Labour in special circumstancesBMJ 1999; 318 doi: https://doi.org/10.1136/bmj.318.7191.1124 (Published 24 April 1999) Cite this as: BMJ 1999;318:1124
- Geoffrey Chamberlain,
- Philip Steer
About two thirds of labours are normal. In the rest, increased surveillance—and sometimes action—is required to prevent maternal or fetal problems. All primary care givers need to be able to recognise such variations and either take appropriate action or refer to an obstetrician for advice and assistance. This may require transfer to hospital if the woman is in labour at home or in a freestanding general practitioner unit. A paediatrician should be called to attend if any problems are anticipated.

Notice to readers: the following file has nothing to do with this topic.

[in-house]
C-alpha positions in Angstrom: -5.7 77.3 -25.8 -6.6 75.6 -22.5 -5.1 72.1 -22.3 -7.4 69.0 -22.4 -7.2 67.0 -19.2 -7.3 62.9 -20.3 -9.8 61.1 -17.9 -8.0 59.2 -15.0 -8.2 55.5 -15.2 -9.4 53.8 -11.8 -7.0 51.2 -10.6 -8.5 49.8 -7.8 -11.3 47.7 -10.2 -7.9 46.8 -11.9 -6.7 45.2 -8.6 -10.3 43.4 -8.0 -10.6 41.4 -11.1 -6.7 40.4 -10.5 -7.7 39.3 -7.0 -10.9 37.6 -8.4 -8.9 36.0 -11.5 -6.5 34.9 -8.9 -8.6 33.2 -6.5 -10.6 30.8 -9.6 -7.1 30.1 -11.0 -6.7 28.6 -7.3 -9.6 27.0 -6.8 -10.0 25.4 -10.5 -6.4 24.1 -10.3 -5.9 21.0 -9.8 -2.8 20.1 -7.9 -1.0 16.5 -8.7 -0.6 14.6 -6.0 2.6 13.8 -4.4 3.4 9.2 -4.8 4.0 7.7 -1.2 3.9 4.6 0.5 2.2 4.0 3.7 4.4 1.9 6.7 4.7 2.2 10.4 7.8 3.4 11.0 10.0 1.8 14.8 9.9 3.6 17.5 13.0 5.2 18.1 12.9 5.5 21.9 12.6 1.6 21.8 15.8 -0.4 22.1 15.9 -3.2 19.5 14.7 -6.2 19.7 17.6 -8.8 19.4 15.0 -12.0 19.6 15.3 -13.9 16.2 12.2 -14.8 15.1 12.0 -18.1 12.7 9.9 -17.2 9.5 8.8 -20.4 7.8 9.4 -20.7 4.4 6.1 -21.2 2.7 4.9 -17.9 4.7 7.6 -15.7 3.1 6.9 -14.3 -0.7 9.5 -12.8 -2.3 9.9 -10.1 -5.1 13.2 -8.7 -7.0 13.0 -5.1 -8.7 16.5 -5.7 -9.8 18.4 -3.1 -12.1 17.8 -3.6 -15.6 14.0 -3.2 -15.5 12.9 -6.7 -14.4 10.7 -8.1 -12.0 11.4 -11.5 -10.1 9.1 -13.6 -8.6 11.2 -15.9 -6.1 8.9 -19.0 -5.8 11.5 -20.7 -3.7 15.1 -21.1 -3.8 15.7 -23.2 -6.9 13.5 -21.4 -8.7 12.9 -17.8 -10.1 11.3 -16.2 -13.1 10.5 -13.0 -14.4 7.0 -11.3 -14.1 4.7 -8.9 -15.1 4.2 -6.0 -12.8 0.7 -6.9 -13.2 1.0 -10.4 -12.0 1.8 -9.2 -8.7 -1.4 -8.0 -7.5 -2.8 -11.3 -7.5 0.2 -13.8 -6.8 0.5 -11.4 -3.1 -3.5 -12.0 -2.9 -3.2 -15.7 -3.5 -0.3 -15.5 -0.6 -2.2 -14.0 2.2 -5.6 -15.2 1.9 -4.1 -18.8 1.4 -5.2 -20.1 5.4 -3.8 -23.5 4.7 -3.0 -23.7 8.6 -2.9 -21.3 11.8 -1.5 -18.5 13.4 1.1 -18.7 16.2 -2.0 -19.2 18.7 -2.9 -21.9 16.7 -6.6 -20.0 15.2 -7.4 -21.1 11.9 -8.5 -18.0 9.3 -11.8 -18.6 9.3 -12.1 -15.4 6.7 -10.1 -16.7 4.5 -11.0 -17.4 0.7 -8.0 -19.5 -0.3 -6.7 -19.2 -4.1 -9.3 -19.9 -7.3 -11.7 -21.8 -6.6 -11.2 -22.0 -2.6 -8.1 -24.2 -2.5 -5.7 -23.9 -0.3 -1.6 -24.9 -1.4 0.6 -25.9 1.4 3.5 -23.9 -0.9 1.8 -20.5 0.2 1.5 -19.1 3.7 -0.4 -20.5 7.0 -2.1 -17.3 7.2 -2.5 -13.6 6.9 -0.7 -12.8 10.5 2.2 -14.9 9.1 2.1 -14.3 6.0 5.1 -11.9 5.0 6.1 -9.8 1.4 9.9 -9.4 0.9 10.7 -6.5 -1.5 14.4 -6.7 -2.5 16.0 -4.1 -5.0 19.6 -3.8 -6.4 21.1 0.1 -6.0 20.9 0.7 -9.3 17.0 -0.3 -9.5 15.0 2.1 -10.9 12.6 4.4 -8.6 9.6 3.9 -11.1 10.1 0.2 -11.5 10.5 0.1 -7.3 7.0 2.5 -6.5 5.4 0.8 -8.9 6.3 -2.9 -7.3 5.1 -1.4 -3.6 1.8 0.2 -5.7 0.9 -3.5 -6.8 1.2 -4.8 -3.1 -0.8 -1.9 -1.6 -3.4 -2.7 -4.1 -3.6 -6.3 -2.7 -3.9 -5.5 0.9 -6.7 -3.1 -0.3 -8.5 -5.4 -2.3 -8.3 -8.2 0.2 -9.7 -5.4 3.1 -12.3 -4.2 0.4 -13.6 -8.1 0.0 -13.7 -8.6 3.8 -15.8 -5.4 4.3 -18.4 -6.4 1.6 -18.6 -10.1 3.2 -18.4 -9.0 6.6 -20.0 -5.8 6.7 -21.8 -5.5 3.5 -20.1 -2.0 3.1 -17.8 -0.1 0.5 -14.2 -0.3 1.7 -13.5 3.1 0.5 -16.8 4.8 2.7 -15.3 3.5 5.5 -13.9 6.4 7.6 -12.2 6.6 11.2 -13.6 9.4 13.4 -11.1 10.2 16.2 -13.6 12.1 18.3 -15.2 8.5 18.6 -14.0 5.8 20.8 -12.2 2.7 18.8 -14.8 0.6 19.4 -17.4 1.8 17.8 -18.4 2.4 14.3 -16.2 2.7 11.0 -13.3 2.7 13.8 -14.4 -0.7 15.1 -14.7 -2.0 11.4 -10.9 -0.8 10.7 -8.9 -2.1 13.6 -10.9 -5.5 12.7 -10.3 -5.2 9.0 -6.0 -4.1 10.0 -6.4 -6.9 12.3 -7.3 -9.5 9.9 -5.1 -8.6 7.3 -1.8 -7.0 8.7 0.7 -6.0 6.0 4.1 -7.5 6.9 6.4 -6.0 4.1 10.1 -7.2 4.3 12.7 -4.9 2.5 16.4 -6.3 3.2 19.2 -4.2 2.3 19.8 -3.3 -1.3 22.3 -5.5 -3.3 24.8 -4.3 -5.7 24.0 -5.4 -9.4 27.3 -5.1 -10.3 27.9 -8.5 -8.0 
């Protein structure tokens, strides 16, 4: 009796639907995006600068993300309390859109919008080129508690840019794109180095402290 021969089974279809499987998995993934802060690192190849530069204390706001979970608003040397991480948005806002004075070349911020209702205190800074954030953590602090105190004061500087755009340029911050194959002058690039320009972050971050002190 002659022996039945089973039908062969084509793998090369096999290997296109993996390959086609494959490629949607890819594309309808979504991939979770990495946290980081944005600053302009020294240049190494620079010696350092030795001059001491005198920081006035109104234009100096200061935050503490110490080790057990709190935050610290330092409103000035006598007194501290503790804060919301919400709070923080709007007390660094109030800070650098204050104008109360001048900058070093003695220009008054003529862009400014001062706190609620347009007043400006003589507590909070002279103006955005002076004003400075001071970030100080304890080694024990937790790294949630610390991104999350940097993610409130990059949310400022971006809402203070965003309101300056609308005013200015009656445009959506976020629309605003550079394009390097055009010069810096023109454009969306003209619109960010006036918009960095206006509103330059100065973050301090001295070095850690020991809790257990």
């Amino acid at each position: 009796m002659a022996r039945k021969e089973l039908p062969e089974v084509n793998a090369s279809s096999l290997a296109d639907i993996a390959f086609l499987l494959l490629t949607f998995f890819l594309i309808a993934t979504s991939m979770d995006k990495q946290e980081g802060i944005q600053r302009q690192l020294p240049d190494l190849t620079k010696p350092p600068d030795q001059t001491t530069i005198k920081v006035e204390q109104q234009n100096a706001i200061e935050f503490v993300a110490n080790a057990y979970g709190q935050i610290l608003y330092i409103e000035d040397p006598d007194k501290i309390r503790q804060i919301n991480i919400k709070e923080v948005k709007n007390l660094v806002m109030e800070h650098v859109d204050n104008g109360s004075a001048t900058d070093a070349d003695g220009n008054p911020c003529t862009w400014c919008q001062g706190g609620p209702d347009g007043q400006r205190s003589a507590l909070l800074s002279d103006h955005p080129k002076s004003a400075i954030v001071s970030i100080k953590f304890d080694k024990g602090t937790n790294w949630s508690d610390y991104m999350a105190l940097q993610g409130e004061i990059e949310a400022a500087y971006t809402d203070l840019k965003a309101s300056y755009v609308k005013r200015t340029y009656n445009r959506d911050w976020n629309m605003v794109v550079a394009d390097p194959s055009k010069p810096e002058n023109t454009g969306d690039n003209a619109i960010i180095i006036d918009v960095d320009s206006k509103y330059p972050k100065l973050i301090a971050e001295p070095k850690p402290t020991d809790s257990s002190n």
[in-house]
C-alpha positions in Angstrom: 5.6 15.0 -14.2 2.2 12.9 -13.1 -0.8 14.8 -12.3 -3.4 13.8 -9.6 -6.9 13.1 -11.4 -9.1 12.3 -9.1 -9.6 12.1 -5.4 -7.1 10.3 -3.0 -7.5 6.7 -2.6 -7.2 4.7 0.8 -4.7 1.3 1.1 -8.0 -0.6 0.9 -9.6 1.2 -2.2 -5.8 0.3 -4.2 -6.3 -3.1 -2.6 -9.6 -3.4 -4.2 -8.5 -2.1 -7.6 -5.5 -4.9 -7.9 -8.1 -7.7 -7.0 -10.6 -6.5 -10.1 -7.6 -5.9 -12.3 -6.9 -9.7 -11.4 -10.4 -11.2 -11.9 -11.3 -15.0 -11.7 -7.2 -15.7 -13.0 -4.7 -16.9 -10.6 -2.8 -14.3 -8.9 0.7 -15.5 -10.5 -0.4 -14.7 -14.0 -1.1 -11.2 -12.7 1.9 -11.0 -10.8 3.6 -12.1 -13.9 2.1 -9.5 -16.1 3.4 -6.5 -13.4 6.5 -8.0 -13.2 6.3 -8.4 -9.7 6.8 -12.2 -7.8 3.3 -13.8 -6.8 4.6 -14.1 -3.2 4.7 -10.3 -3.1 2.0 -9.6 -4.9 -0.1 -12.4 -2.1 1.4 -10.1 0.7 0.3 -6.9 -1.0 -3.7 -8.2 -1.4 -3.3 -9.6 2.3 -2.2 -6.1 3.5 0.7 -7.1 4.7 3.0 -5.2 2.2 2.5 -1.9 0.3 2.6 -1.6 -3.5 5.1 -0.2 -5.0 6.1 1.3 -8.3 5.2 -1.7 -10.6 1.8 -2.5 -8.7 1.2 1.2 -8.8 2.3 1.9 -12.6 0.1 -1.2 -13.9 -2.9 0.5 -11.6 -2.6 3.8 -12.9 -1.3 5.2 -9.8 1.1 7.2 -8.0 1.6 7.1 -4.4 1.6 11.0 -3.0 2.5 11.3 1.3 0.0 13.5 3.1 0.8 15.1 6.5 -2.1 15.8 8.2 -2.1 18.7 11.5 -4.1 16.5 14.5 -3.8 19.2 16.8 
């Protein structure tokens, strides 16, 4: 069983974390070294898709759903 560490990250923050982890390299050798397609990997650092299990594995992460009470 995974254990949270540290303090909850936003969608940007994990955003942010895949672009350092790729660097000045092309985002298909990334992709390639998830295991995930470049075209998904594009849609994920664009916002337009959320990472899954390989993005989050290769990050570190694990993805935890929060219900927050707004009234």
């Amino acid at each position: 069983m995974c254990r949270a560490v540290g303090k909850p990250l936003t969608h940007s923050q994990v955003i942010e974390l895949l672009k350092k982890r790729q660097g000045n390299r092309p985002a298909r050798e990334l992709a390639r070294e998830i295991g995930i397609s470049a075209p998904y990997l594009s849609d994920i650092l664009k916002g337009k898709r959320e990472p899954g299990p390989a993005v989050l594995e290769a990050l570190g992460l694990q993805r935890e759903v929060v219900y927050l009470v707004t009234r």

The commonest problem in childbirth is a labour that is progressing slowly
Slow progress (delay) in labour
The fundamental process of labour is progressive dilatation of the cervix. The woman herself usually diagnoses labour when she has recurrent painful uterine contractions. However, such contractions may be ripening the cervix (the latent phase) before rapid cervical dilatation (the active phase) occurs. Midwives and doctors judge progress by assessing the descent of the fetal presenting part on abdominal palpation and advancement of the fetus on vaginal examination (position of the presenting part relative to the ischial spines). These may be imprecise measurements, but a series of careful assessments by the same observer is usually informative.
Labour is usually diagnosed by the professional when there are regular contractions or when the cervix has reached 3 cm dilatation in the presence of contractions. At this point, …